It's been quite the week since Formula 1 announced they would no longer utilize Grid Girls in their race day ceremonies. Many people cheered, many were outraged, but the Grid Girls themselves, were again discounted. They were quite vocal on social media about how much they loved their jobs, their experiences, and how they were not personally exploited. And I get it.
I get it ladies.
And I'm sorry.
As a fan of motorsports, I'm sorry. As a feminist, I'm sorry. As a woman, I'm sorry. As a pretty girl, I'm sorry. As someone who purposefully dresses to attract attention at race tracks, I'm sorry. As a professional with a science degree, I'm sorry.
And to be quite honest, I'm pretty jealous of the experiences they have had. Although I personally would have never lasted with the "only speak if spoken to" rule, I would've loved every minute of being on those starting grids. Every. Single. Minute. I'm sure they did love their jobs; being that close to all the action is fucking cool, and if you think that it's not you're lying to yourself. But the time for them has come and gone, and we're all asking the wrong questions and focusing on the wrong parts of this story.
The problem isn't the Grid Girls.
The problem isn't even what we think the Grid Girls represent. The problem is men who don't think women can be anything BUT Grid Girls. The problem is women who think that other women have a right to be anything, unless it's something with which they disagree. The problem is the asshole who was in charge of F1 and would rather be mocked in print and on social media for misogynistic quotes about how women should always wear white to match domestic appliances than grow and evolve along with the rest of the free world.
Grid Girls' positions should have evolved over the years, as we as a human race have evolved over the years. Sure, they started out as eye candy in skimpy clothing, but they have been quite smartly dressed in recent years. (I want to make a point to say that I have no problem with any woman wearing whatever she wants. Let it all hang out, cover it all up, #LiveYourLife.) But changing outfits from overtly sexual to classy-sexy was only step one*. Step two should have been giving them more of a voice, more autonomy, more responsibility. Make them spokesmodels. Make them brand representatives. Empower them. They could have been employed by F1, by individual teams, or by sponsors. They could have been given more interaction with fans, more opportunities for public speaking and marketing, not to mention the skills and knowledge that come with those experiences. This easily could have, and SHOULD have, been a way for motivated and determined women who have an interest in motorsports, but do not want to be a driver or an engineer, to have great experiences while networking and creating business relationships that would last long after their days on the grid. And as a society, we failed them.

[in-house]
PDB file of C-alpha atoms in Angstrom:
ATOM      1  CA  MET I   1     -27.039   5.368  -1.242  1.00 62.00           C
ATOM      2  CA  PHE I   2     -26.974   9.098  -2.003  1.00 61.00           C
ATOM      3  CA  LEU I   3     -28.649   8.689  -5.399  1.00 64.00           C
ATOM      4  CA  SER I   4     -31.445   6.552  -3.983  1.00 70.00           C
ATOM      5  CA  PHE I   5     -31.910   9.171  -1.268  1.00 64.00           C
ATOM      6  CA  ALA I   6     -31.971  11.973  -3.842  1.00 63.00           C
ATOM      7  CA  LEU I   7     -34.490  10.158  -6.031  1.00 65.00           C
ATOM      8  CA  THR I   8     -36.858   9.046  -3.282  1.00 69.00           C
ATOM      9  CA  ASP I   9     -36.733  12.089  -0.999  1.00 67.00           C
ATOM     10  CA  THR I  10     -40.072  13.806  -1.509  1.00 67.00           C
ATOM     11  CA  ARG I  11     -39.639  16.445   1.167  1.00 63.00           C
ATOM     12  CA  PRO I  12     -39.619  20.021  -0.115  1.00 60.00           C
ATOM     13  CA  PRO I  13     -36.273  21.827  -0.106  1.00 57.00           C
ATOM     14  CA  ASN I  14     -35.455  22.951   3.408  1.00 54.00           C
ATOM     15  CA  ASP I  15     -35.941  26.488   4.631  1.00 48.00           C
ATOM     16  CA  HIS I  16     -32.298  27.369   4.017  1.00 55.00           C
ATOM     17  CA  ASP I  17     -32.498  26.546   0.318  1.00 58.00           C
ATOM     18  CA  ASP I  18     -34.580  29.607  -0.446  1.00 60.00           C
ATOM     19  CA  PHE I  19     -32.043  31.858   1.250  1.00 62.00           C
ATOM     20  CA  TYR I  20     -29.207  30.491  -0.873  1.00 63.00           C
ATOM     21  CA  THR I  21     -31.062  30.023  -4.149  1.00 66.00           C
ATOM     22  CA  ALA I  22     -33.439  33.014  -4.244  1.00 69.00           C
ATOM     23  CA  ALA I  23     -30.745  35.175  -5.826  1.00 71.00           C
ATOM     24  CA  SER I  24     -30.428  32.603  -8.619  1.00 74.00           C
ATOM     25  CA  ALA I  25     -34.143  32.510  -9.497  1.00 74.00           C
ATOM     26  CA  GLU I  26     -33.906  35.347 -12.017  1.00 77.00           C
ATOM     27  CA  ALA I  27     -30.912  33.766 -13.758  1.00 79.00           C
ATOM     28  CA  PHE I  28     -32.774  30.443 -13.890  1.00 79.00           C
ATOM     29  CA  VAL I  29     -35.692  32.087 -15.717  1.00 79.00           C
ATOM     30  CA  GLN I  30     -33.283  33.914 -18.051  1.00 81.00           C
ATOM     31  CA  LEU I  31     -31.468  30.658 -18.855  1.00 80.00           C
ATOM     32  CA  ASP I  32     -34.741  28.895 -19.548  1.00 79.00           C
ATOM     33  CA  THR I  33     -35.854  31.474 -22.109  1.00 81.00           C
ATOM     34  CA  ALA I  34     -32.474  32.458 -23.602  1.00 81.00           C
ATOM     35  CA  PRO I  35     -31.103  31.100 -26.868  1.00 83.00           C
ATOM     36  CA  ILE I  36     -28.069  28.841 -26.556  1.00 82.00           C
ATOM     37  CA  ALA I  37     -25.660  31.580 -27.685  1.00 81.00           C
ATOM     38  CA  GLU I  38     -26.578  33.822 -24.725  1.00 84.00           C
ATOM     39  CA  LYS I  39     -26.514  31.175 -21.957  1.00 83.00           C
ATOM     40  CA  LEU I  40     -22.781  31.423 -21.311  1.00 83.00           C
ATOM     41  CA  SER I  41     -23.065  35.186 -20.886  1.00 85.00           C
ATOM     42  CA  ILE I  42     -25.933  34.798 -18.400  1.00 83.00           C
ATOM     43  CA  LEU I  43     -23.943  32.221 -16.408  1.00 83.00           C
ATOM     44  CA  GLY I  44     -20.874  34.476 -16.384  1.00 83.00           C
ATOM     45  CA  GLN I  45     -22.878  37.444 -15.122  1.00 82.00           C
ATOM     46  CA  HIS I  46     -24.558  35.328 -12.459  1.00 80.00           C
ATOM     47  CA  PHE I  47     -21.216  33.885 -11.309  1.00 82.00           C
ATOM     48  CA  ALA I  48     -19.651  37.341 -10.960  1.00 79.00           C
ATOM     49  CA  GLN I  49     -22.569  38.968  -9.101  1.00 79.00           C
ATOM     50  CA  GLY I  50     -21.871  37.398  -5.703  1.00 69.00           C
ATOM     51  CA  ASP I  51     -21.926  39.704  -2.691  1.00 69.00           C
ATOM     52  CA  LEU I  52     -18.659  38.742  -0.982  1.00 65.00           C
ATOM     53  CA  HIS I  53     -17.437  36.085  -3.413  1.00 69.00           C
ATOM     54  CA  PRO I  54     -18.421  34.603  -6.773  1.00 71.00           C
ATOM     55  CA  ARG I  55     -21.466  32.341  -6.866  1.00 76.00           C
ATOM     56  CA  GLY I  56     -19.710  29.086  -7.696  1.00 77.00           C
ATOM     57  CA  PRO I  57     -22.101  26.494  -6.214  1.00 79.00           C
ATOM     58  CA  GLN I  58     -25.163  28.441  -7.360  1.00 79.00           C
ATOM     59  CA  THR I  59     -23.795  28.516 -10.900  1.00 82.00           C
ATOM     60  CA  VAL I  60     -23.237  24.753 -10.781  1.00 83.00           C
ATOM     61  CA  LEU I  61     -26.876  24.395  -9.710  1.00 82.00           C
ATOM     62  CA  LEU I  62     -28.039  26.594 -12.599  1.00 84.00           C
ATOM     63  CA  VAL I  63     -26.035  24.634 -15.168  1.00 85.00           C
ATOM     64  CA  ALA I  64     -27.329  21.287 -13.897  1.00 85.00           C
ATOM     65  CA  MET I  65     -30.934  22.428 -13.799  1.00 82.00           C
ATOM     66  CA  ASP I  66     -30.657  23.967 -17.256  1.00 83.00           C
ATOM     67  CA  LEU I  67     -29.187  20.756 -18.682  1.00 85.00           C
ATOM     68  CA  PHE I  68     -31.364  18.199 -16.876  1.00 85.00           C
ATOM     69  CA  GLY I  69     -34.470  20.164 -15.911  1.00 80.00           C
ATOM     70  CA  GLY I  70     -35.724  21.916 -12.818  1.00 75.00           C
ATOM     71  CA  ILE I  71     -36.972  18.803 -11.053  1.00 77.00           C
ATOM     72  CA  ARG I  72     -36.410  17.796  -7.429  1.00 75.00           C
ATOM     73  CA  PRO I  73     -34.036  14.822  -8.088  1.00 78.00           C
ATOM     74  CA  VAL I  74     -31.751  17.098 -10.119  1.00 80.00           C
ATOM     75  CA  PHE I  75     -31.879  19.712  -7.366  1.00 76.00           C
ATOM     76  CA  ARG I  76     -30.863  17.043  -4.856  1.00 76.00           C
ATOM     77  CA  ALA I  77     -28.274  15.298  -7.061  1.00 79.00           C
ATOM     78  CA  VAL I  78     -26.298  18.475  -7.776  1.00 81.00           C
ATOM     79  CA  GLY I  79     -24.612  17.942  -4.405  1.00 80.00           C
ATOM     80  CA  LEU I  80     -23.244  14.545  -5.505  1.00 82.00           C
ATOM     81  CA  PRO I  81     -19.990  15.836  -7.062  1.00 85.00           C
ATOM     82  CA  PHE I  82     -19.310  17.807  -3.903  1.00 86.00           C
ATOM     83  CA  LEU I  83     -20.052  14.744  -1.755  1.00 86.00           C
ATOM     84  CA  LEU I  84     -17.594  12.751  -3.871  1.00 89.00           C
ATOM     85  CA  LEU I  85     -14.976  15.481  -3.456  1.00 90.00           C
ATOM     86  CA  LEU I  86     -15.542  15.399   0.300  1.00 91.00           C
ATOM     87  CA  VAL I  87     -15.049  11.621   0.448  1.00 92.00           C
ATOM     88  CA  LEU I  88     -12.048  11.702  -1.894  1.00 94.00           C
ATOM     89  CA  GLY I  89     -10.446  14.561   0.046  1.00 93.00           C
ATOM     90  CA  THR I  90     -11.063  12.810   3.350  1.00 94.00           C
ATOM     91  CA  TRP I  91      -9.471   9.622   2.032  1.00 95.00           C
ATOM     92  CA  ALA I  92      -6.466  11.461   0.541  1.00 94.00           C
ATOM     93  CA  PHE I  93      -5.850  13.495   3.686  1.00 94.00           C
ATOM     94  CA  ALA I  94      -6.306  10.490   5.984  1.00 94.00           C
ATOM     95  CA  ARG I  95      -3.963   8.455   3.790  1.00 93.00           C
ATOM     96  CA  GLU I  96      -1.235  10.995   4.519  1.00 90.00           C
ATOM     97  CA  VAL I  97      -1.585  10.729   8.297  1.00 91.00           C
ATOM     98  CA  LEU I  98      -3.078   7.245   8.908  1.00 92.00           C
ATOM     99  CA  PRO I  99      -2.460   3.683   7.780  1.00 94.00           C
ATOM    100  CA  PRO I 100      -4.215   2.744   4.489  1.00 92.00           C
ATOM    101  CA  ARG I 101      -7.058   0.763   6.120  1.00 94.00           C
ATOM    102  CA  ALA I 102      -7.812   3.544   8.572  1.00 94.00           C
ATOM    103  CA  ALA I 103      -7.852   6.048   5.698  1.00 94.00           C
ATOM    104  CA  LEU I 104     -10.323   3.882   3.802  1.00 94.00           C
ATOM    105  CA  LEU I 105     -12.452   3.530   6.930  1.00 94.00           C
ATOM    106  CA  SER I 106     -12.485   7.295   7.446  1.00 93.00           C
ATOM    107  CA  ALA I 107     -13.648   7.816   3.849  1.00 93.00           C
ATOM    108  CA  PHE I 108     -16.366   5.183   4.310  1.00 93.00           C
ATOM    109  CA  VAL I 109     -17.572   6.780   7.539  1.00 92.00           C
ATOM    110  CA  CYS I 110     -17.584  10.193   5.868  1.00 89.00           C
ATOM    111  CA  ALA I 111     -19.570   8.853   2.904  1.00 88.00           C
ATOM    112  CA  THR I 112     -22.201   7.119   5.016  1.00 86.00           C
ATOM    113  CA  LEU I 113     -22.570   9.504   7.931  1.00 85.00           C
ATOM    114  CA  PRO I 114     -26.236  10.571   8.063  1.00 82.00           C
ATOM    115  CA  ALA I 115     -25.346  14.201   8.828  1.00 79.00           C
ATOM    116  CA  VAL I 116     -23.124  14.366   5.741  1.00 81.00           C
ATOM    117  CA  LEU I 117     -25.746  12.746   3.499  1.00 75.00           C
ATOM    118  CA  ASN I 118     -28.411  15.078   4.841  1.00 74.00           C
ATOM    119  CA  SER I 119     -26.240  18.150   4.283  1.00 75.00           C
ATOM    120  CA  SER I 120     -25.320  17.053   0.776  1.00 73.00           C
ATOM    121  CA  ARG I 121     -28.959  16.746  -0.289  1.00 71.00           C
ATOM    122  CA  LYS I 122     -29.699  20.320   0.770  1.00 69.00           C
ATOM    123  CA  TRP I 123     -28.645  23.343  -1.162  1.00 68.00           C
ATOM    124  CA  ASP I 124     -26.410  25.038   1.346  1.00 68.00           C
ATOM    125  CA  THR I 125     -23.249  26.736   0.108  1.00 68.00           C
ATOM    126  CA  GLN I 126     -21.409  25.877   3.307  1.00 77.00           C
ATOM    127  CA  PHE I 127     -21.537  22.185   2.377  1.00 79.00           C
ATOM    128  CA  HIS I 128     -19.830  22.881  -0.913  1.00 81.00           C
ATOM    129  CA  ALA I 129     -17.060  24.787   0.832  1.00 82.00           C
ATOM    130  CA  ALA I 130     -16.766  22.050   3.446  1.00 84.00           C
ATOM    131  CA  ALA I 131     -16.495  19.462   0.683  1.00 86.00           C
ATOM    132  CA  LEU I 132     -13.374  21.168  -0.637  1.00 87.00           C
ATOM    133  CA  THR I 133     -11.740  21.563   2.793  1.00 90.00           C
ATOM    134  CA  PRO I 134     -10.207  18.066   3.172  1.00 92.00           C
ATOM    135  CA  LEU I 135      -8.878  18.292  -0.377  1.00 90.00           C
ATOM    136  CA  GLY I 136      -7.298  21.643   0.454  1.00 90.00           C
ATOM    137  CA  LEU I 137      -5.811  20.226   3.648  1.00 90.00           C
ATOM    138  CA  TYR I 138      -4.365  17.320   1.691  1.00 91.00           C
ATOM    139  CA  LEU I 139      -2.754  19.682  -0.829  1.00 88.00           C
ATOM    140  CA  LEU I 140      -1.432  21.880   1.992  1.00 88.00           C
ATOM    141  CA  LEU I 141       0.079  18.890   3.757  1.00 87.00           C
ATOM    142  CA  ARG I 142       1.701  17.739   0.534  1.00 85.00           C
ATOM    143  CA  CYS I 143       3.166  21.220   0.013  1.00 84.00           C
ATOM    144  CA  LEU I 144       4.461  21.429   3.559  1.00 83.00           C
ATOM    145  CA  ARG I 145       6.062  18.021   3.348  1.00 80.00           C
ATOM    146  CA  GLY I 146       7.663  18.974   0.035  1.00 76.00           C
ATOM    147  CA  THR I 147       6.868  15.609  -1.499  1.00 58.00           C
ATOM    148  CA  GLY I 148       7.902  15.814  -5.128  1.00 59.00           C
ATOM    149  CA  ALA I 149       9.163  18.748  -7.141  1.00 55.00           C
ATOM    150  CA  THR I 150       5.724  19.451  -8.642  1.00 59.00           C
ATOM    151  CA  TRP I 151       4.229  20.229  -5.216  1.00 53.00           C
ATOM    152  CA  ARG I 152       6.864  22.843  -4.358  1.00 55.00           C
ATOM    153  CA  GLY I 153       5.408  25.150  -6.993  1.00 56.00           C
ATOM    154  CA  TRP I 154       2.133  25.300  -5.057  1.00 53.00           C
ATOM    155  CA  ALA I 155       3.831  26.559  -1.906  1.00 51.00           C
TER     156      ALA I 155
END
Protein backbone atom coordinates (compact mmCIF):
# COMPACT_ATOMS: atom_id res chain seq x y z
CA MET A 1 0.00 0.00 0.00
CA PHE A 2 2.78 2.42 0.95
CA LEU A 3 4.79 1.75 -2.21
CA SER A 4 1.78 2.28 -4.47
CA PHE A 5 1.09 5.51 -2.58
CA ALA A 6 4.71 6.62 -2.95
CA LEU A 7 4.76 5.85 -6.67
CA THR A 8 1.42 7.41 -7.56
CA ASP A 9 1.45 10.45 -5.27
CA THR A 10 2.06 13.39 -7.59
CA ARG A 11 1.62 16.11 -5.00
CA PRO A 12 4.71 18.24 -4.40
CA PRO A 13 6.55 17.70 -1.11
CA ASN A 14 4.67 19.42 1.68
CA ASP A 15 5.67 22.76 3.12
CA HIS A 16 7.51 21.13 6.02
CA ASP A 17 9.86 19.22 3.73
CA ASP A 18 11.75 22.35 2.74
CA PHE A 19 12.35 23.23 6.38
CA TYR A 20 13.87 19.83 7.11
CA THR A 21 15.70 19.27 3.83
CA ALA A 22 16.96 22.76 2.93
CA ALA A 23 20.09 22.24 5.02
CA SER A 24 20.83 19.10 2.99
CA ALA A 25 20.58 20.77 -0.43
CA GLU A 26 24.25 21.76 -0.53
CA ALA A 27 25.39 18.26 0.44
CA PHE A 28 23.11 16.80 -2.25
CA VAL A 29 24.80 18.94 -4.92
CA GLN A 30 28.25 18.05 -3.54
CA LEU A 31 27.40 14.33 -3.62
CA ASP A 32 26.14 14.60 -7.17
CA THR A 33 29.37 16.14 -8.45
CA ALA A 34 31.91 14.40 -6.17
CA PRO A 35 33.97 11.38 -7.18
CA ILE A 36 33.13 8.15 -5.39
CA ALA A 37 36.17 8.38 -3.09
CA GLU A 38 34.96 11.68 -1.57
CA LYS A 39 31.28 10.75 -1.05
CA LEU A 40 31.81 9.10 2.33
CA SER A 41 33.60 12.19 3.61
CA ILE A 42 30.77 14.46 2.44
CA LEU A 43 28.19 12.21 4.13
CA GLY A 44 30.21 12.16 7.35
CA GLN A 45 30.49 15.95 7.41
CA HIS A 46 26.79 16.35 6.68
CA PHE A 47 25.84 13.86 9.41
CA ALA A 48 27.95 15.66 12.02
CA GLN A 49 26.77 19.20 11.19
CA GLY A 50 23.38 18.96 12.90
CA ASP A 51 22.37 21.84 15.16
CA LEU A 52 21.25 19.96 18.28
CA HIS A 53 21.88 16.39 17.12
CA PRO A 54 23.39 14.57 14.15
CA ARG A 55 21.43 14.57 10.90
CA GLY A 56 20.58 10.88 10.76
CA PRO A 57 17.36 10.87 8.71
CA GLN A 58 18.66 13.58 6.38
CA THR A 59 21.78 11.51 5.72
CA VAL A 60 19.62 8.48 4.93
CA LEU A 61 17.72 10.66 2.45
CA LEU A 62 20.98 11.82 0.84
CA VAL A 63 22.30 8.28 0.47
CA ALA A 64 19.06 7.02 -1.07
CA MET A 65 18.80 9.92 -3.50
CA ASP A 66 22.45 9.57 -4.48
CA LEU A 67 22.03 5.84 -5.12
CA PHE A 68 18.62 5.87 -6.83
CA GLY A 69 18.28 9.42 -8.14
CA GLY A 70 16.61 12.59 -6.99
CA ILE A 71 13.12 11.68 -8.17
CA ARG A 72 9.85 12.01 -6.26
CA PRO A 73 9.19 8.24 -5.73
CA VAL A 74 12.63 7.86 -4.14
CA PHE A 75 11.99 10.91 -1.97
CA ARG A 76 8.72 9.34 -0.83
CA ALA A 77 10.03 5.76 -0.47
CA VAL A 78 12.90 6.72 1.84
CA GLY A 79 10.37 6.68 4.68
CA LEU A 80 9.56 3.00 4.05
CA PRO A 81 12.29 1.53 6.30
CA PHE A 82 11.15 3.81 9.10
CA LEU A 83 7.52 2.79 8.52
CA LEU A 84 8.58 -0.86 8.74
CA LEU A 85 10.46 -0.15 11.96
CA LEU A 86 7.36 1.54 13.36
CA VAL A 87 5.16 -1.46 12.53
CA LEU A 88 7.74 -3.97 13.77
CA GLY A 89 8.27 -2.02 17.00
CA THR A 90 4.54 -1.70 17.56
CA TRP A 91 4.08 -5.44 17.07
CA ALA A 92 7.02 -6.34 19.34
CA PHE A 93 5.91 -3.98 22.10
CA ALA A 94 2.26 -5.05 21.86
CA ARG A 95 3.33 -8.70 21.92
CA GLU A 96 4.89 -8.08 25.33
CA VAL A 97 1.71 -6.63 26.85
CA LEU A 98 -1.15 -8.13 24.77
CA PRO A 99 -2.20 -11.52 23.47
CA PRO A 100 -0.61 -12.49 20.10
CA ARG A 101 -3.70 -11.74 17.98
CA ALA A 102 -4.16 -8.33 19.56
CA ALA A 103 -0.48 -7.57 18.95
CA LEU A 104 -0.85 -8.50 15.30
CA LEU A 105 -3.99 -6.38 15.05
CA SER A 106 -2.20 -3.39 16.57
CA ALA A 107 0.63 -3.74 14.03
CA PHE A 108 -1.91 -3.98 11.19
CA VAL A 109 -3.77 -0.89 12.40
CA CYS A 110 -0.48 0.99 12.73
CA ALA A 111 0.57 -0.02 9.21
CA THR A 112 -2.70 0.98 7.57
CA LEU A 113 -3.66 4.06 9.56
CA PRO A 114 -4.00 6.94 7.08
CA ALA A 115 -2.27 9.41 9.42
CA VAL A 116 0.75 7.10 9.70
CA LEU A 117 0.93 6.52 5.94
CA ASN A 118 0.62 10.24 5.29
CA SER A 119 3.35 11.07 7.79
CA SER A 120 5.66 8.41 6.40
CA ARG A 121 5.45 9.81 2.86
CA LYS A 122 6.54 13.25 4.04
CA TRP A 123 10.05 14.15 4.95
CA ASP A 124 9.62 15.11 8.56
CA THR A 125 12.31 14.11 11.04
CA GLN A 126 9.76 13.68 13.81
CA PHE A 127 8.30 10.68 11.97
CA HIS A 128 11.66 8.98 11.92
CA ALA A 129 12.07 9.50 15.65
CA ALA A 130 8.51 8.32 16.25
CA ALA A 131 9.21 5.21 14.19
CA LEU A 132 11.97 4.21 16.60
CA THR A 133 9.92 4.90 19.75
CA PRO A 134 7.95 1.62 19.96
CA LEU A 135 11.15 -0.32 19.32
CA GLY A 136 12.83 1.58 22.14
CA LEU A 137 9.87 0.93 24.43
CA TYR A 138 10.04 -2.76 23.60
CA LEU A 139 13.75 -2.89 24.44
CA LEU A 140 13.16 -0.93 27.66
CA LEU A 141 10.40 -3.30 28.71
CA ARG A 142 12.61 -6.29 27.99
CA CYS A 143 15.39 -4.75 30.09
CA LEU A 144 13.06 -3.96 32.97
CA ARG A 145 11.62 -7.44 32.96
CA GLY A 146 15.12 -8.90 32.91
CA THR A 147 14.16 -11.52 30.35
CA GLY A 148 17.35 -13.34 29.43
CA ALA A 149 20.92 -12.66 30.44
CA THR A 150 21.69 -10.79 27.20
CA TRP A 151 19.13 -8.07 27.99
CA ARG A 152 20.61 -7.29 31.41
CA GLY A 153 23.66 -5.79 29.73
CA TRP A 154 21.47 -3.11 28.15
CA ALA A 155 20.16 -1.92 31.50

We should have started this conversation 20 years ago. Instead, the conversation has always been Grid Girls vs. no Grid Girls. We never even tried to develop their roles into something even more meaningful for them and the public. We never gave them the opportunity to show the world that although they are beautiful and poised, they also have thoughts and opinions.
We failed. All of us. Whether we objectified them, were intimidated by them, jealous of them, or simply looked at them with as little concern as we do the worker at the concession stand, NONE of us gave them the opportunity to be more than a pretty face. And then we punished them for that.
So again I say to all of the Grid Girls, I'm sorry. You are collateral damage for a cause in the name of feminism. (Although true feminism is a woman's right to choose to do whatever she wants.) You are collateral damage for a sport trying to better its image to women. And if I were placing a bet on this, I'd put my money on you being collateral damage for Liberty giving Bernie Ecclestone a big fat middle finger.
Getting rid of Grid Girls was not necessary. Changing how they functioned in that role was absolutely necessary. And we missed the mark. We overcompensated. And as much as I love working in medicine, if I have a daughter someday who has no interest in science, I hope that I have the ability to allow her to pursue whatever dreams she has.
I hope that the next time we experience something like this, that instead of polarizing ourselves on two extreme opinions, we have the insight and the courage to suggest empowerment rather than removal.
Isn't that what supporting women is supposed to be about?
*I do think the clothing they wear has some significance as it is part of their "uniform" and aside from being free to leave their job, they do not have the freedom to wear what they want while at work. And forcing someone to dress sexier than they would like to can be seen as exploitation.